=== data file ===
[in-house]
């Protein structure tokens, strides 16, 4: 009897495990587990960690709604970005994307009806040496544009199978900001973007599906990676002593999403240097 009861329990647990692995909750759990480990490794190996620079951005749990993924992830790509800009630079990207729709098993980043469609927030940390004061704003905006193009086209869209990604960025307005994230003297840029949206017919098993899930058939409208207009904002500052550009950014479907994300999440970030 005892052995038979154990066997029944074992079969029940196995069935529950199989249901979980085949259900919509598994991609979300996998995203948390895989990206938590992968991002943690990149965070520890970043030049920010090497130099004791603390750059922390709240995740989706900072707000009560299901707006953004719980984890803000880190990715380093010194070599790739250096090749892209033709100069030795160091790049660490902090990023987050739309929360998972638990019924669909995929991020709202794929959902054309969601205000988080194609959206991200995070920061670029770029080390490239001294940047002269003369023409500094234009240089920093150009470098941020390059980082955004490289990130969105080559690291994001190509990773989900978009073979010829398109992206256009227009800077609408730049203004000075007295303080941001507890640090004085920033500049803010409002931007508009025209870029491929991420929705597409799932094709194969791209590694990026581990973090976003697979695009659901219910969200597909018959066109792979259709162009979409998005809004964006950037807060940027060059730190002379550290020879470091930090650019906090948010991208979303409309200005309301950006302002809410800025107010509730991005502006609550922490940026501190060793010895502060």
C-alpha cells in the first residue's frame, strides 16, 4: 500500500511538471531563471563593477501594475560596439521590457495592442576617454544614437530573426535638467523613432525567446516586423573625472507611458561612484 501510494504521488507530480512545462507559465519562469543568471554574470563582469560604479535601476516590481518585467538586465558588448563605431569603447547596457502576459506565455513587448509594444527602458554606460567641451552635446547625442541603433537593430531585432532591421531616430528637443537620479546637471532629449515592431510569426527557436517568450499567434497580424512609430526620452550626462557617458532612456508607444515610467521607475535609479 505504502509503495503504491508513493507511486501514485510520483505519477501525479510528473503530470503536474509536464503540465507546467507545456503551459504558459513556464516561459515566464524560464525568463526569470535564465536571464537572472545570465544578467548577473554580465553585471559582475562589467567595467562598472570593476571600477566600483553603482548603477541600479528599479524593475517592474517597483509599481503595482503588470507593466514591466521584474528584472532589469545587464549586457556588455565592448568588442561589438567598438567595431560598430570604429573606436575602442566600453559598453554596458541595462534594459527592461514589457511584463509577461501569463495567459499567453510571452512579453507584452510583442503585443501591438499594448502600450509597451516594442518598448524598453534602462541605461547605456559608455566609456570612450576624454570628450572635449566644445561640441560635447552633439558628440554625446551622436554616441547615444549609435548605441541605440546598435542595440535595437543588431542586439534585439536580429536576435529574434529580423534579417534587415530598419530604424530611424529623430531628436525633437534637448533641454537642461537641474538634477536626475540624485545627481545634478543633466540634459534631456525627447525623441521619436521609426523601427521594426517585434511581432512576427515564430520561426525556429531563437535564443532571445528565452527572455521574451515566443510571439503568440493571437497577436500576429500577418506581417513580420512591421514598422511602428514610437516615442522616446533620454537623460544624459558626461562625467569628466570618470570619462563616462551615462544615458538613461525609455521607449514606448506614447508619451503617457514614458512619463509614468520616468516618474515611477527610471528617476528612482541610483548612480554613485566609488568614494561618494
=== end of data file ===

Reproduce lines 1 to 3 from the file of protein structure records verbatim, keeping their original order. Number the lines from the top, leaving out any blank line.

[in-house]
């Protein structure tokens, strides 16, 4: 009897495990587990960690709604970005994307009806040496544009199978900001973007599906990676002593999403240097 009861329990647990692995909750759990480990490794190996620079951005749990993924992830790509800009630079990207729709098993980043469609927030940390004061704003905006193009086209869209990604960025307005994230003297840029949206017919098993899930058939409208207009904002500052550009950014479907994300999440970030 005892052995038979154990066997029944074992079969029940196995069935529950199989249901979980085949259900919509598994991609979300996998995203948390895989990206938590992968991002943690990149965070520890970043030049920010090497130099004791603390750059922390709240995740989706900072707000009560299901707006953004719980984890803000880190990715380093010194070599790739250096090749892209033709100069030795160091790049660490902090990023987050739309929360998972638990019924669909995929991020709202794929959902054309969601205000988080194609959206991200995070920061670029770029080390490239001294940047002269003369023409500094234009240089920093150009470098941020390059980082955004490289990130969105080559690291994001190509990773989900978009073979010829398109992206256009227009800077609408730049203004000075007295303080941001507890640090004085920033500049803010409002931007508009025209870029491929991420929705597409799932094709194969791209590694990026581990973090976003697979695009659901219910969200597909018959066109792979259709162009979409998005809004964006950037807060940027060059730190002379550290020879470091930090650019906090948010991208979303409309200005309301950006302002809410800025107010509730991005502006609550922490940026501190060793010895502060």
C-alpha cells in the first residue's frame, strides 16, 4: 500500500511538471531563471563593477501594475560596439521590457495592442576617454544614437530573426535638467523613432525567446516586423573625472507611458561612484 501510494504521488507530480512545462507559465519562469543568471554574470563582469560604479535601476516590481518585467538586465558588448563605431569603447547596457502576459506565455513587448509594444527602458554606460567641451552635446547625442541603433537593430531585432532591421531616430528637443537620479546637471532629449515592431510569426527557436517568450499567434497580424512609430526620452550626462557617458532612456508607444515610467521607475535609479 505504502509503495503504491508513493507511486501514485510520483505519477501525479510528473503530470503536474509536464503540465507546467507545456503551459504558459513556464516561459515566464524560464525568463526569470535564465536571464537572472545570465544578467548577473554580465553585471559582475562589467567595467562598472570593476571600477566600483553603482548603477541600479528599479524593475517592474517597483509599481503595482503588470507593466514591466521584474528584472532589469545587464549586457556588455565592448568588442561589438567598438567595431560598430570604429573606436575602442566600453559598453554596458541595462534594459527592461514589457511584463509577461501569463495567459499567453510571452512579453507584452510583442503585443501591438499594448502600450509597451516594442518598448524598453534602462541605461547605456559608455566609456570612450576624454570628450572635449566644445561640441560635447552633439558628440554625446551622436554616441547615444549609435548605441541605440546598435542595440535595437543588431542586439534585439536580429536576435529574434529580423534579417534587415530598419530604424530611424529623430531628436525633437534637448533641454537642461537641474538634477536626475540624485545627481545634478543633466540634459534631456525627447525623441521619436521609426523601427521594426517585434511581432512576427515564430520561426525556429531563437535564443532571445528565452527572455521574451515566443510571439503568440493571437497577436500576429500577418506581417513580420512591421514598422511602428514610437516615442522616446533620454537623460544624459558626461562625467569628466570618470570619462563616462551615462544615458538613461525609455521607449514606448506614447508619451503617457514614458512619463509614468520616468516618474515611477527610471528617476528612482541610483548612480554613485566609488568614494561618494